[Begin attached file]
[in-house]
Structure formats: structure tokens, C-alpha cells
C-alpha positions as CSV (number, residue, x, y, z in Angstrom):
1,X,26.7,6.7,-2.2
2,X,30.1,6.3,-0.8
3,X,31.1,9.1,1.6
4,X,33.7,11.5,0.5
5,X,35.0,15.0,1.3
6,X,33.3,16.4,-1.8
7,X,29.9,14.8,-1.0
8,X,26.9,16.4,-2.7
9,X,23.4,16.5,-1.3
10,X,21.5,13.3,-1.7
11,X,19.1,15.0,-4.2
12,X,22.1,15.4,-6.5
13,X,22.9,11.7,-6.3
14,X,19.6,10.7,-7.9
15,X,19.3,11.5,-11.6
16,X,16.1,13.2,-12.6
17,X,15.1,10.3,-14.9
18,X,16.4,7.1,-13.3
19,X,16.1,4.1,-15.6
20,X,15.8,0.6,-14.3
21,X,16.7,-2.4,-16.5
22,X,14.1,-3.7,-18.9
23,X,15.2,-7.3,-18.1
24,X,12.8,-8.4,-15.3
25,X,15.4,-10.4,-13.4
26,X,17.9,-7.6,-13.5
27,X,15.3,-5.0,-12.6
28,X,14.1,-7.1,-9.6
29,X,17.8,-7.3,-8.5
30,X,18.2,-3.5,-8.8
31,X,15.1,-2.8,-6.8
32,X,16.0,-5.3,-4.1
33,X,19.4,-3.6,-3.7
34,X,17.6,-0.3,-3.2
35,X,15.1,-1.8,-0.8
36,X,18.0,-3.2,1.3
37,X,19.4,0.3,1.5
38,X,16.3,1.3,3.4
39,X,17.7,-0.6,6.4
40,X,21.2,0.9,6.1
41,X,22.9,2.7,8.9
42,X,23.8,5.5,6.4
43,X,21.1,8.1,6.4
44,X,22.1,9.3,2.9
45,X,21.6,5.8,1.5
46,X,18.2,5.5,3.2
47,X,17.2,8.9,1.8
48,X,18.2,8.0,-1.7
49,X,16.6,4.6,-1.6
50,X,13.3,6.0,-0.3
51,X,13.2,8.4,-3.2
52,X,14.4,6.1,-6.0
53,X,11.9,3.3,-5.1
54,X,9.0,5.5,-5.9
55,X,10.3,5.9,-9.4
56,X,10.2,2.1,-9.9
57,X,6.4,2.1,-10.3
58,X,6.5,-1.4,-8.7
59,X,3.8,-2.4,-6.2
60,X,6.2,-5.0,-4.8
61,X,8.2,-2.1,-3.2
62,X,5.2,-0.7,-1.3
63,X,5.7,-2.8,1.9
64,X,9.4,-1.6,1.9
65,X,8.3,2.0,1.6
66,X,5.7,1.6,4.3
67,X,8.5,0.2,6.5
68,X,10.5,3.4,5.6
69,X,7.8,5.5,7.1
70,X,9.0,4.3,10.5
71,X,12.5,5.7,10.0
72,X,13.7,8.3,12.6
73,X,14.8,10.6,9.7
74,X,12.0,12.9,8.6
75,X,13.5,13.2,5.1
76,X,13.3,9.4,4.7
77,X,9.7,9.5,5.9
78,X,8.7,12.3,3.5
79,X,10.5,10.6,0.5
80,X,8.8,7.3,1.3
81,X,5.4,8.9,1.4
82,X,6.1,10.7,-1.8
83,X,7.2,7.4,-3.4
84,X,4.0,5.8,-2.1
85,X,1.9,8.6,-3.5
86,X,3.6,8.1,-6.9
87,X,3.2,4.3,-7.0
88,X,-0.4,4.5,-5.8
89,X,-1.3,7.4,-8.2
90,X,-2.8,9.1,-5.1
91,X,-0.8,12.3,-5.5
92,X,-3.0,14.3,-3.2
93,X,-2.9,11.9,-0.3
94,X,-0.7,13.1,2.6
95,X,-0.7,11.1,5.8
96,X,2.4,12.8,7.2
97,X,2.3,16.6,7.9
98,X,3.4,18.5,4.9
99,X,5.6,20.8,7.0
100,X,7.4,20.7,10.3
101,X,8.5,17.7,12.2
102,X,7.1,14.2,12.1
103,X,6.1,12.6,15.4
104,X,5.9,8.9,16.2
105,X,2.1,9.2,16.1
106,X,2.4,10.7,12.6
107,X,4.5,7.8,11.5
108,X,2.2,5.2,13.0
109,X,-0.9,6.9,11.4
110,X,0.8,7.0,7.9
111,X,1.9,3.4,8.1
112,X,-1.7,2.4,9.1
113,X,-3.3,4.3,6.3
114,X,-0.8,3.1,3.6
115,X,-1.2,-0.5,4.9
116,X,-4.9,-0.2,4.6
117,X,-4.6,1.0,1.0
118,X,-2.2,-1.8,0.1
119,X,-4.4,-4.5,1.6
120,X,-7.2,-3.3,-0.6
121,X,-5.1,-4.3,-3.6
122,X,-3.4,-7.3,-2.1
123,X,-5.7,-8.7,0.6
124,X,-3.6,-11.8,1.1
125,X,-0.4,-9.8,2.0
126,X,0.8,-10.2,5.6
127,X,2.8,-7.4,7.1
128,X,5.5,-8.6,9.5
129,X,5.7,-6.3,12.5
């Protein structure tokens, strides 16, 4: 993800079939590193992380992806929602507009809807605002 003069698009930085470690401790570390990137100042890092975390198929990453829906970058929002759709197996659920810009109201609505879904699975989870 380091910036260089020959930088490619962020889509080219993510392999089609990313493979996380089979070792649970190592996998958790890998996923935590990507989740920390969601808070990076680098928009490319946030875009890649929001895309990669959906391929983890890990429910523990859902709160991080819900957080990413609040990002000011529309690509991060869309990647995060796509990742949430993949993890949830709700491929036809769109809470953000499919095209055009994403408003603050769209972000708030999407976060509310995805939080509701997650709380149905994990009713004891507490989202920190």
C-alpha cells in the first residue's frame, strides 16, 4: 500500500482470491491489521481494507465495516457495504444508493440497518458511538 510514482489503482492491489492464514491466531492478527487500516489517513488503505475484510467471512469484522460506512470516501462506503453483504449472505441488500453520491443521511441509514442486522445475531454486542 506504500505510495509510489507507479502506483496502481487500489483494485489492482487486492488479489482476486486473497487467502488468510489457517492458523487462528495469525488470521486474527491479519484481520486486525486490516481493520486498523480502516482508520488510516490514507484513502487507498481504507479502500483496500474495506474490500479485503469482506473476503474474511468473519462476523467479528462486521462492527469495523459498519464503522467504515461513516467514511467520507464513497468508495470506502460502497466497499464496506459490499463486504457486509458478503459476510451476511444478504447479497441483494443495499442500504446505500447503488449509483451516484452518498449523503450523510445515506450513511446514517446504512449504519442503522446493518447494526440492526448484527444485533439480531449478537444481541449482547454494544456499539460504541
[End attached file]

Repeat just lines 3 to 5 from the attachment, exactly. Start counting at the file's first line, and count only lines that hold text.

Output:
C-alpha positions as CSV (number, residue, x, y, z in Angstrom):
1,X,26.7,6.7,-2.2
2,X,30.1,6.3,-0.8